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As many as 6.5% of employees have pasted their organization’s data into ChatGPT, and 3.1% have copied and pasted sensitive data to the program, recent research showed.
It’s not necessarily what’s coming out of ChatGPT that’s concerning security researchers, but what’s going in.
After being trained on massive numbers of digital text-based sources scraped from the internet, OpenAI’s ChatGPT can produce essays, presentations, articles and computer code when presented with a carefully crafted prompt. It finds the most relevant answers in its knowledge base and assembles that information into human-friendly formats or programming scripts. Even with practiced, specific prompts, some of its responses contain untrustworthy, incorrect, outdated or even nonsensical information. Still, its many fans say it can produce a pretty good draft or code script for a human to evaluate and follow as appropriate.
But the risks aren’t just about what the program puts out, there are risks about what users put in.
Sometimes users submit data to ChatGPT as part of a conversation to help them refine their queries, perhaps asking for a cleaned up version of meeting notes or code. That uploaded information is used to improve the program’s AI models and is essentially public. Sensitive data that is entered may not be limited to just ChatGPT, but it may also be shared with “other consumer services,” according to the terms of OpenAI’s data usage policies.
The site’s FAQ tells users that specific prompts cannot be deleted from their conversation histories, warning users: “Please don't share any sensitive information in your conversations.” But not everyone has been paying attention.
In early April, two different programmers at Samsung’s Korean semiconductor business sent ChatGPT some buggy, confidential computer code, asking the AI to find the problems and fix them. When a third employee sent meeting notes to ChatGPT asking for a summary, company leaders realized the risk of exposing proprietary information and limited each employee’s ChatGPT prompt to 1,024 bytes.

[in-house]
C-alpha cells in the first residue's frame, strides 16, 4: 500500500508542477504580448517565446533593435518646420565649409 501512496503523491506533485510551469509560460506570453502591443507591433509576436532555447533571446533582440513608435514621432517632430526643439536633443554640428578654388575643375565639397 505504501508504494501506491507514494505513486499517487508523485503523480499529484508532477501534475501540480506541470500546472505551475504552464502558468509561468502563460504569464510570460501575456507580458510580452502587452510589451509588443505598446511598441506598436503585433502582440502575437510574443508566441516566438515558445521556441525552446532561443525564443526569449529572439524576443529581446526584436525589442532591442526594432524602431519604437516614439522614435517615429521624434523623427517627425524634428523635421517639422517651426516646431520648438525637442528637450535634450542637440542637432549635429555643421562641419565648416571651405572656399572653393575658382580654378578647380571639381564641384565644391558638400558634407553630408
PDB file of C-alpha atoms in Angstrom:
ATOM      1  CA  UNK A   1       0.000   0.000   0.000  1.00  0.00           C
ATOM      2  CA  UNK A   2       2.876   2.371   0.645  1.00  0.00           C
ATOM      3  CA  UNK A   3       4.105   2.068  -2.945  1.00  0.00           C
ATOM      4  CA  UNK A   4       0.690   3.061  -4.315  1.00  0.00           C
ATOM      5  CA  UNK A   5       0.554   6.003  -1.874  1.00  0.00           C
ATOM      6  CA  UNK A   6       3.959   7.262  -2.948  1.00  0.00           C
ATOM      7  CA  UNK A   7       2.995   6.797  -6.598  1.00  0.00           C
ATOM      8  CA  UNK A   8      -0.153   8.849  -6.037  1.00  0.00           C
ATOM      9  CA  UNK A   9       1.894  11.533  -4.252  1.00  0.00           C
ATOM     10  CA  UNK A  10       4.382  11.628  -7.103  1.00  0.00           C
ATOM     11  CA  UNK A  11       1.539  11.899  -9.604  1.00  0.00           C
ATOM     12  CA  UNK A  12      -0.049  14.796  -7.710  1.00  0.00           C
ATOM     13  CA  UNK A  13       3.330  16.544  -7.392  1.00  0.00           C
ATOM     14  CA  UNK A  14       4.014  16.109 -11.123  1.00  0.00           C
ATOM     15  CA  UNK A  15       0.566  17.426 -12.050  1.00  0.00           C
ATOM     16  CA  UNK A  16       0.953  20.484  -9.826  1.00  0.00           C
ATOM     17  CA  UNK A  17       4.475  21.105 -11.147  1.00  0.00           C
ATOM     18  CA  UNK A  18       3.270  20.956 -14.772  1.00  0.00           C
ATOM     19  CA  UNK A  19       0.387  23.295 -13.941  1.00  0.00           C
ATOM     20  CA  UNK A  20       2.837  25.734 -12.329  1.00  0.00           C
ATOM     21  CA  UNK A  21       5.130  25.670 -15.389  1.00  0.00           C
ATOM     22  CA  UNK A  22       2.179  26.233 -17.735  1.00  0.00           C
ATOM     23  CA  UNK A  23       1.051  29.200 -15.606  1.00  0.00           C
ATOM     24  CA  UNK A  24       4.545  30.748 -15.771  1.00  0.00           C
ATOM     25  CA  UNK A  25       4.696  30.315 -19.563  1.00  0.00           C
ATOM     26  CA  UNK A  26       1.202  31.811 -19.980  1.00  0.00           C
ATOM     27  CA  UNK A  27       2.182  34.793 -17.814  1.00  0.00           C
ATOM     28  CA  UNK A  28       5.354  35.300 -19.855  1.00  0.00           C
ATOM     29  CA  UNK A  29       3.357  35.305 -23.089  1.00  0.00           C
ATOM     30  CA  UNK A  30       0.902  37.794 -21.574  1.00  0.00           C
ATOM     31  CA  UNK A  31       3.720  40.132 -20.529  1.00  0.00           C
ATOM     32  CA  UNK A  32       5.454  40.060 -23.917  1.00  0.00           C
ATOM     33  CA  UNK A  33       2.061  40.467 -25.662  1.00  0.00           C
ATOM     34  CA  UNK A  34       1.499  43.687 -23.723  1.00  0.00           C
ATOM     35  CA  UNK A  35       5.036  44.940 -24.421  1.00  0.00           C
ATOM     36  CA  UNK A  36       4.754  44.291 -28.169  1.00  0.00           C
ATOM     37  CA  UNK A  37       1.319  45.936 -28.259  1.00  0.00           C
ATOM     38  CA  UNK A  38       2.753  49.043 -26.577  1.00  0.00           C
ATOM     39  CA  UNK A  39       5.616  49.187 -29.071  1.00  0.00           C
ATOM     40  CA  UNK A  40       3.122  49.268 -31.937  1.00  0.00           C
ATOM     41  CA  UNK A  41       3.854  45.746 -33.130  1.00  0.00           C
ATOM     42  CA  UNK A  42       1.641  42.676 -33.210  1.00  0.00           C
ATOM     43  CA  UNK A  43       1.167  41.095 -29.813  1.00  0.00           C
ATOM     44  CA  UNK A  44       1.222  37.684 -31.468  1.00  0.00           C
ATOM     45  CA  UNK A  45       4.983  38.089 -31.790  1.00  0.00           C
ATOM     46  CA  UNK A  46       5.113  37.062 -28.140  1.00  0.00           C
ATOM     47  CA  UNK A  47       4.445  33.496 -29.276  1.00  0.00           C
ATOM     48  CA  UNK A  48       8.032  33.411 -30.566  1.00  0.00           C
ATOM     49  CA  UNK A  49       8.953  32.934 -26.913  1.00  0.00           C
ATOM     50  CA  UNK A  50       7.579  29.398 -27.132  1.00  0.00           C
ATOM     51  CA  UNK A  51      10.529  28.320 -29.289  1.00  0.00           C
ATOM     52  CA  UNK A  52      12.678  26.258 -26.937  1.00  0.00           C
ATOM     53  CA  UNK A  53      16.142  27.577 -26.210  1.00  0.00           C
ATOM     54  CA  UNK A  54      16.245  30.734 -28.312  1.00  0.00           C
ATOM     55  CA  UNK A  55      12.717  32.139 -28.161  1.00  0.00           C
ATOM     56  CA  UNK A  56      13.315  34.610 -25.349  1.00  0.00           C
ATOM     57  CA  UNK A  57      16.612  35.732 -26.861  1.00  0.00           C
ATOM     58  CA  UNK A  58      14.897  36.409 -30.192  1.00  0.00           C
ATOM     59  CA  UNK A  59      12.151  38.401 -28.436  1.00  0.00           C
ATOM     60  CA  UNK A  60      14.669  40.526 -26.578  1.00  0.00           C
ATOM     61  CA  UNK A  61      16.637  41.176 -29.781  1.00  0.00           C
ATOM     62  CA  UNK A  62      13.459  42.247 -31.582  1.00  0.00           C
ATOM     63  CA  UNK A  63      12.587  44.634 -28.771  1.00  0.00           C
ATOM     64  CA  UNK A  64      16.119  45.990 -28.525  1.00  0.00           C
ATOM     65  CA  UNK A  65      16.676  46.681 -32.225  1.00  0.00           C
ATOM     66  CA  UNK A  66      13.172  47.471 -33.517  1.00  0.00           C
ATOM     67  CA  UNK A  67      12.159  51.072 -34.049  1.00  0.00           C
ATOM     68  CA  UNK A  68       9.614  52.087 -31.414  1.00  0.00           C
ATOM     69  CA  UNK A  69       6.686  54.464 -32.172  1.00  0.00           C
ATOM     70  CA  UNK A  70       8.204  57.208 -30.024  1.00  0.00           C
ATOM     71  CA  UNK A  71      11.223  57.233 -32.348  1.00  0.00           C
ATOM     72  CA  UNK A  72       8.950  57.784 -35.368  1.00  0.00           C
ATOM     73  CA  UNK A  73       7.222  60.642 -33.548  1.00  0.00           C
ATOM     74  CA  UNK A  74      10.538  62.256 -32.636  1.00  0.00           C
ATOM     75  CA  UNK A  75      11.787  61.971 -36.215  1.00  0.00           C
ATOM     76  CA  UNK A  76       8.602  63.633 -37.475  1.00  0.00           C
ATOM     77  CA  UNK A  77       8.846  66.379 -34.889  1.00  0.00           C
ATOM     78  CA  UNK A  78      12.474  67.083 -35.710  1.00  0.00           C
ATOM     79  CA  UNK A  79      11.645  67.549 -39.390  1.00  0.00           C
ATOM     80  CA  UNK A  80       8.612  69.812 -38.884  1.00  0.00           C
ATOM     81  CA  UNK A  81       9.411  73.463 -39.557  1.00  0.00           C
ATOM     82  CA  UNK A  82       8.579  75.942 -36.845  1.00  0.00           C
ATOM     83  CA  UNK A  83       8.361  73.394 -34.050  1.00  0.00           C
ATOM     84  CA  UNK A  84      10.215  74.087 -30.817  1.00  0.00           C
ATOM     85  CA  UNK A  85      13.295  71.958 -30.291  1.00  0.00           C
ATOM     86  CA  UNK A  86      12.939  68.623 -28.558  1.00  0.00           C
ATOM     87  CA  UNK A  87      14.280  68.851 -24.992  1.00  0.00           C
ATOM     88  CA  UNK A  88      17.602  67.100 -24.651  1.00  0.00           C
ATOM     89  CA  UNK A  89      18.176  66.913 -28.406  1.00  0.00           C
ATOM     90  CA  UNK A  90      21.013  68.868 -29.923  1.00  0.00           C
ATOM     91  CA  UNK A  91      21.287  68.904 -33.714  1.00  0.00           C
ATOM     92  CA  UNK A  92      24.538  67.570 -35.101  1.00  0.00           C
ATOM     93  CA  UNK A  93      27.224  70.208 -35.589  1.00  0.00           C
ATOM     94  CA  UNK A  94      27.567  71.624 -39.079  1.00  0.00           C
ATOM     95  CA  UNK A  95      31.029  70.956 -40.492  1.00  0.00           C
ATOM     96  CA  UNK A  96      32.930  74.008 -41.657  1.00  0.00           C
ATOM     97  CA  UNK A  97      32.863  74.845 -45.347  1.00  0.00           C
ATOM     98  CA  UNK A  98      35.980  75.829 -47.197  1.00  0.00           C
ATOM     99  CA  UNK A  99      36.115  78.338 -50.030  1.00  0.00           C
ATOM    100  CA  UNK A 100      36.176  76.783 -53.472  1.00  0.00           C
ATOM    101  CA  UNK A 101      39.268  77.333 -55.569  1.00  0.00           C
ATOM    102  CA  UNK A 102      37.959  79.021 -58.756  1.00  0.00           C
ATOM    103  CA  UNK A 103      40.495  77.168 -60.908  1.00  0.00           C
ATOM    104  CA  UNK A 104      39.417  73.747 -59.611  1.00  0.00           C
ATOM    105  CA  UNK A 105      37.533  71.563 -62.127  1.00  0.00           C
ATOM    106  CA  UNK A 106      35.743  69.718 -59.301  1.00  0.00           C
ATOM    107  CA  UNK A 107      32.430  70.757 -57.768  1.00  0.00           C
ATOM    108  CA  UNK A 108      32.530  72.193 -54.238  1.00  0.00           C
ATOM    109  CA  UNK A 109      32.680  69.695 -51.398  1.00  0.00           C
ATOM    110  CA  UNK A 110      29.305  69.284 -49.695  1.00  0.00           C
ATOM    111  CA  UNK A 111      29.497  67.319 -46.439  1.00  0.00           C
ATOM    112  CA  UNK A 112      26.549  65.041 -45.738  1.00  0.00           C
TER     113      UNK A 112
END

As many as 6.5% of employees have pasted company data into ChatGPT, and 3.1% have copied and pasted sensitive data to the program, according to research by the data security company Cyberhaven, which analyzed ChatGPT use across 1.6 million workers that use its product.
Stopping this risky user behavior is challenging. Traditional cybersecurity solutions cannot prevent users from pasting text into the ChatGPT browser, leaving organizations unable to assess the scope of the problem. Many security products can track when files are uploaded and downloaded to the internet, but not when users copy and paste information from their screens into a ChatGPT browser window, Cyberhaven VP of Marketing Cameron Coles wrote in a blog post. Additionally, confidential data may not be as easily recognized and blocked as Social Security numbers or credit card numbers. “Without knowing more about its context, security tools today can’t tell the difference between someone inputting the cafeteria menu and the company’s M&A plans,” he said.
Due to the risks, a number of major companies have restricted their employees from using ChatGPT, including Amazon, Walmart, Accenture, Verizon, JPMorgan Chase and several other financial institutions.
National Association of Counties Chief Information Officer Rita Reynolds offers a number of strategies for local governments considering the use of ChatGPT.
In an April 4 article, she advised counties to create a responsible AI policy that addresses privacy and data security, transparency and accountability, fairness and bias as well as informed consent. Staff should be trained on ChatGPT’s risks and how to use it responsibly. She also suggested IT staff investigate an in-house, enterprise ChatGPT through the Azure OpenAI Service.
“Counties’ use of ChatGPT is in its infancy,” Reynolds said. “Even with the challenges, the benefits are significant.”
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